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Toxicol Appl Pharmacol. 2013 Jul 1;270(1):16-22. doi: 10.1016/j.taap.2013.03.030. Epub 2013 Apr 11.

Inverse antagonist activities of parabens on human oestrogen-related receptor γ (ERRγ): in vitro and in silico studies.

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1
College of Urban and Environmental Sciences, MOE Laboratory for Earth Surface Processes, Peking University, Beijing 100871, China.

Abstract

Parabens are p-hydroxybenzoic acid esters that have been used extensively as preservatives in foods, cosmetics, drugs and toiletries. These intact esters are commonly detected in human breast cancer tissues and other human samples, thus arousing concern about the involvement of parabens in human breast cancer. In this study, an in vitro nuclear receptor coactivator recruiting assay was developed and used to evaluate the binding activities of parabens, salicylates and benzoates via antagonist competitive binding on the human oestrogen-related receptor γ (ERRγ), which is known as both a diagnostic biomarker and a treatment target of breast cancer. The results showed that all of the test parabens (methyl-, ethyl-, propyl-, butyl- and benzylparaben) possessed clear inverse antagonist activities on ERRγ, with a lowest observed effect level (LOEL) of 10(-7)M and the 50% relative effective concentrations (REC50) varying from 3.09×10(-7) to 5.88×10(-7)M, whereas the salicylates possessed much lower activities and the benzoates showed no obvious activity. In silico molecular docking analyses showed that parabens fitted well into the active site of ERRγ, with hydrogen bonds forming between the p-hydroxyl group of parabens and the Glu275/Arg316 of ERRγ. As the paraben levels reported in breast cancer tissues are commonly higher than the LOELs observed in this study, parabens may play some role via ERRγ in the carcinogenesis of human breast cancer. In addition, parabens may have significant effects on breast cancer patients who are taking tamoxifen, as ERRγ is regarded as a treatment target for tamoxifen.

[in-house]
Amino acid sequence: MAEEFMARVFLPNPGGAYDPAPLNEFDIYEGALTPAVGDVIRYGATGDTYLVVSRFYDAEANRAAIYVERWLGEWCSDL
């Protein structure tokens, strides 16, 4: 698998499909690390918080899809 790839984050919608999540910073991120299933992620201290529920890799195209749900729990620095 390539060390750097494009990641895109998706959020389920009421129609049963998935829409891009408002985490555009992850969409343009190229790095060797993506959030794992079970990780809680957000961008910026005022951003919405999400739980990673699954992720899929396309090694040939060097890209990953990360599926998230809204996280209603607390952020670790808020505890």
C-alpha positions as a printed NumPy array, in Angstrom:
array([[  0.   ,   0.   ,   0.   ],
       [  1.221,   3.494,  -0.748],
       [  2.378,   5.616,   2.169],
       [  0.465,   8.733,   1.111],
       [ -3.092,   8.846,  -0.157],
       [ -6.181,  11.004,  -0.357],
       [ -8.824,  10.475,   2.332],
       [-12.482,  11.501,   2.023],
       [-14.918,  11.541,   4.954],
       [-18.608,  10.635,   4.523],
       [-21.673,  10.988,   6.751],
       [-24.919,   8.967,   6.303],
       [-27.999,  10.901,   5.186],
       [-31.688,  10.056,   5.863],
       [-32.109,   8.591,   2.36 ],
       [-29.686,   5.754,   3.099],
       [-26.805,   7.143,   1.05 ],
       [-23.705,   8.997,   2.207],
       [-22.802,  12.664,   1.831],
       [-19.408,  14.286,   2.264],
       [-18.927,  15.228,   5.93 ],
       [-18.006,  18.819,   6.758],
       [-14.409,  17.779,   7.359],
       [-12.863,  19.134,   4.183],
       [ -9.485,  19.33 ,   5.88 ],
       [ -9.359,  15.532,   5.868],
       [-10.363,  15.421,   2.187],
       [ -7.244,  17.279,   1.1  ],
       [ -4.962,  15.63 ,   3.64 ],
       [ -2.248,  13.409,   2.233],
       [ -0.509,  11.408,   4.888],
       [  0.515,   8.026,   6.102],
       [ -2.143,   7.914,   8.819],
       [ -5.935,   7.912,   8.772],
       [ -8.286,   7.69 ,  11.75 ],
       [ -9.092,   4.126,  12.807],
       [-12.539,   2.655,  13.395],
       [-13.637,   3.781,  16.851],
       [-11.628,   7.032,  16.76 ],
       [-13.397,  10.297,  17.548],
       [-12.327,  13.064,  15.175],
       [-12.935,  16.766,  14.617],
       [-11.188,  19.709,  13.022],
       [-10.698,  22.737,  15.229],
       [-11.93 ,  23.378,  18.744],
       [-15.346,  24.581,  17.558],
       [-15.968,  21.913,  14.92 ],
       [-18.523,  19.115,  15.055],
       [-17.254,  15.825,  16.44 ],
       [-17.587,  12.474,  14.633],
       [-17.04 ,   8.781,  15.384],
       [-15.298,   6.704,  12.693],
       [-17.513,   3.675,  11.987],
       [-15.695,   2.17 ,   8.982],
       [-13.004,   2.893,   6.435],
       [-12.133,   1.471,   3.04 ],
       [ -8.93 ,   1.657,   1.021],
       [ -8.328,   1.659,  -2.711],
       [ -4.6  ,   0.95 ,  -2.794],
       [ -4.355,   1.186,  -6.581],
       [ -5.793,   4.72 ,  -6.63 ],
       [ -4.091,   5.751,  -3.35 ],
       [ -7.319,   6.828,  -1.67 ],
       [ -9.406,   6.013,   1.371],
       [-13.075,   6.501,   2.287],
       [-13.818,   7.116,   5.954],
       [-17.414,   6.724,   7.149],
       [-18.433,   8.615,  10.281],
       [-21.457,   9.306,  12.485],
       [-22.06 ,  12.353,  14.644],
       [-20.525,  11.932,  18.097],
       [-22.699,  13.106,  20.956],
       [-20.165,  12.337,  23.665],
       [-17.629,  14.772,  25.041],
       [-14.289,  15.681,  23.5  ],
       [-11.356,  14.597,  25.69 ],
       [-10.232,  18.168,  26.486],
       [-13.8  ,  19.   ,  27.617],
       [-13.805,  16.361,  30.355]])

PMID:
23583298
DOI:
10.1016/j.taap.2013.03.030
[Indexed for MEDLINE]

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